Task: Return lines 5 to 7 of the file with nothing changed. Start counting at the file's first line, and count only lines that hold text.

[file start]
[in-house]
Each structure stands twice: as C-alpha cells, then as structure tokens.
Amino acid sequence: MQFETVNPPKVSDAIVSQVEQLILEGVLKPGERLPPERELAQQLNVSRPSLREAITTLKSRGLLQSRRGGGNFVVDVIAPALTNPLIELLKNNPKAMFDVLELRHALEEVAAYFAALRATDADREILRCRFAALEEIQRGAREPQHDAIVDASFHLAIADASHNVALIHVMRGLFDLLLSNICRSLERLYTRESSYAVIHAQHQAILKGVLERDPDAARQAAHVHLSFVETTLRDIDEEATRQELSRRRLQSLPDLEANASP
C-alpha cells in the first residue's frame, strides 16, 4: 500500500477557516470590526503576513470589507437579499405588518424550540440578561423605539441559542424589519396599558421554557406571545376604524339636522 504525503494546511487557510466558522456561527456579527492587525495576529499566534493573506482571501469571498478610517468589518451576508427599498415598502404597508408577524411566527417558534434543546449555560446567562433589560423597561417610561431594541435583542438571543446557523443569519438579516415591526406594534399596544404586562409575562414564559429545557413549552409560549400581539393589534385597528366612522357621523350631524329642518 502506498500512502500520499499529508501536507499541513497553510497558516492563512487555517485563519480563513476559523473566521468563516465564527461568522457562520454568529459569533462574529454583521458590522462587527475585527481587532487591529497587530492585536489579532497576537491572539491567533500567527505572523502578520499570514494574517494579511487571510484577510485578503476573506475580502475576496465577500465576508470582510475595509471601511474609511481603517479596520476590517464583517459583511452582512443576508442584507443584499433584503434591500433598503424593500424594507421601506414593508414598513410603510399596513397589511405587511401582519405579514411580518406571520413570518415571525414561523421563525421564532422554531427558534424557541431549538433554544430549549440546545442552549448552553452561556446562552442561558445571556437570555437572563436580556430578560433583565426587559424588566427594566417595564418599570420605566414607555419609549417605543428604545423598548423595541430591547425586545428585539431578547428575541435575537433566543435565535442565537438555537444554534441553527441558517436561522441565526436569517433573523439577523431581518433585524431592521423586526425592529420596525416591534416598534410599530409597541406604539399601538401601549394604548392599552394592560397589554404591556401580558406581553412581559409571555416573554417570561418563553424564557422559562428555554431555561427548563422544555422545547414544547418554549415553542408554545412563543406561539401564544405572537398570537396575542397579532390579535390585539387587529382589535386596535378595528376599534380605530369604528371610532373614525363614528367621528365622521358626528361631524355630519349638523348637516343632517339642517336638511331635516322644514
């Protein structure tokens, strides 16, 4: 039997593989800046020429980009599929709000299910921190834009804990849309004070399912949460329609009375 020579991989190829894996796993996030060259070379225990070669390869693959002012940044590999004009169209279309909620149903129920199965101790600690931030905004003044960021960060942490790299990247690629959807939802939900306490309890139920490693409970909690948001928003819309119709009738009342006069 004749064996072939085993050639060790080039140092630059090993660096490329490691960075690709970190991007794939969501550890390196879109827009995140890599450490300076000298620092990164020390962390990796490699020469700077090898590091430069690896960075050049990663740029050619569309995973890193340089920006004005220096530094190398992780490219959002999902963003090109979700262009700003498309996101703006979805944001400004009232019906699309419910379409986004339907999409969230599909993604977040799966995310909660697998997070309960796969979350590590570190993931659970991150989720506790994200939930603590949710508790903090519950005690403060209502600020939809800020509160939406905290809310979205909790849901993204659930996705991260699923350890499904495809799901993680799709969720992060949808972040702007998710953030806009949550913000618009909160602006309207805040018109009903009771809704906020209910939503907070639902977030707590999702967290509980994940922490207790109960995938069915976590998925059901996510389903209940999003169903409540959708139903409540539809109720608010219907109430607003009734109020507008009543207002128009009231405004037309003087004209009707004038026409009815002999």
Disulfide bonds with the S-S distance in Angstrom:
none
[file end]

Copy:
């Protein structure tokens, strides 16, 4: 039997593989800046020429980009599929709000299910921190834009804990849309004070399912949460329609009375 020579991989190829894996796993996030060259070379225990070669390869693959002012940044590999004009169209279309909620149903129920199965101790600690931030905004003044960021960060942490790299990247690629959807939802939900306490309890139920490693409970909690948001928003819309119709009738009342006069 004749064996072939085993050639060790080039140092630059090993660096490329490691960075690709970190991007794939969501550890390196879109827009995140890599450490300076000298620092990164020390962390990796490699020469700077090898590091430069690896960075050049990663740029050619569309995973890193340089920006004005220096530094190398992780490219959002999902963003090109979700262009700003498309996101703006979805944001400004009232019906699309419910379409986004339907999409969230599909993604977040799966995310909660697998997070309960796969979350590590570190993931659970991150989720506790994200939930603590949710508790903090519950005690403060209502600020939809800020509160939406905290809310979205909790849901993204659930996705991260699923350890499904495809799901993680799709969720992060949808972040702007998710953030806009949550913000618009909160602006309207805040018109009903009771809704906020209910939503907070639902977030707590999702967290509980994940922490207790109960995938069915976590998925059901996510389903209940999003169903409540959708139903409540539809109720608010219907109430607003009734109020507008009543207002128009009231405004037309003087004209009707004038026409009815002999």
Disulfide bonds with the S-S distance in Angstrom:
none